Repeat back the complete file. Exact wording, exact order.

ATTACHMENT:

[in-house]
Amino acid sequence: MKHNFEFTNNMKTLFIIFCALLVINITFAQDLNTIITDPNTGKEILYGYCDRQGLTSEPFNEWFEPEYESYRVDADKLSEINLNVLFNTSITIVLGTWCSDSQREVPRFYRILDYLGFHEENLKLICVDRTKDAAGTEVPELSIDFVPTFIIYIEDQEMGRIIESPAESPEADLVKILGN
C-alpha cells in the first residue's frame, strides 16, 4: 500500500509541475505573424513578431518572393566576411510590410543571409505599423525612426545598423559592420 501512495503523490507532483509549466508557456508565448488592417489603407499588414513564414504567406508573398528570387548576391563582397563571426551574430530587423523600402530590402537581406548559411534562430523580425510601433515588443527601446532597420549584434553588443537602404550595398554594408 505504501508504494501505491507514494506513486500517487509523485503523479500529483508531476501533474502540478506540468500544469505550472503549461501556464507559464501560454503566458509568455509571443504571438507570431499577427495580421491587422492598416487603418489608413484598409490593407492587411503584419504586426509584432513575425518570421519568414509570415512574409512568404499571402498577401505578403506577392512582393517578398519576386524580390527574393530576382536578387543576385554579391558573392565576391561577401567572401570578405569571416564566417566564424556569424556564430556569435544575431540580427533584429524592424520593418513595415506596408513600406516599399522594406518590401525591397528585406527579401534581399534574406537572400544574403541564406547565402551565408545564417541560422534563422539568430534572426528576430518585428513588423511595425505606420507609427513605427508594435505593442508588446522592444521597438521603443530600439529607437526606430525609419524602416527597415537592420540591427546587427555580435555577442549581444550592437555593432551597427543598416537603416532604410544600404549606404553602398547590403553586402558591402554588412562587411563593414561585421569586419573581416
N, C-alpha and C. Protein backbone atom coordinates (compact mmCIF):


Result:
[in-house]
Amino acid sequence: MKHNFEFTNNMKTLFIIFCALLVINITFAQDLNTIITDPNTGKEILYGYCDRQGLTSEPFNEWFEPEYESYRVDADKLSEINLNVLFNTSITIVLGTWCSDSQREVPRFYRILDYLGFHEENLKLICVDRTKDAAGTEVPELSIDFVPTFIIYIEDQEMGRIIESPAESPEADLVKILGN
C-alpha cells in the first residue's frame, strides 16, 4: 500500500509541475505573424513578431518572393566576411510590410543571409505599423525612426545598423559592420 501512495503523490507532483509549466508557456508565448488592417489603407499588414513564414504567406508573398528570387548576391563582397563571426551574430530587423523600402530590402537581406548559411534562430523580425510601433515588443527601446532597420549584434553588443537602404550595398554594408 505504501508504494501505491507514494506513486500517487509523485503523479500529483508531476501533474502540478506540468500544469505550472503549461501556464507559464501560454503566458509568455509571443504571438507570431499577427495580421491587422492598416487603418489608413484598409490593407492587411503584419504586426509584432513575425518570421519568414509570415512574409512568404499571402498577401505578403506577392512582393517578398519576386524580390527574393530576382536578387543576385554579391558573392565576391561577401567572401570578405569571416564566417566564424556569424556564430556569435544575431540580427533584429524592424520593418513595415506596408513600406516599399522594406518590401525591397528585406527579401534581399534574406537572400544574403541564406547565402551565408545564417541560422534563422539568430534572426528576430518585428513588423511595425505606420507609427513605427508594435505593442508588446522592444521597438521603443530600439529607437526606430525609419524602416527597415537592420540591427546587427555580435555577442549581444550592437555593432551597427543598416537603416532604410544600404549606404553602398547590403553586402558591402554588412562587411563593414561585421569586419573581416
N, C-alpha and C. Protein backbone atom coordinates (compact mmCIF):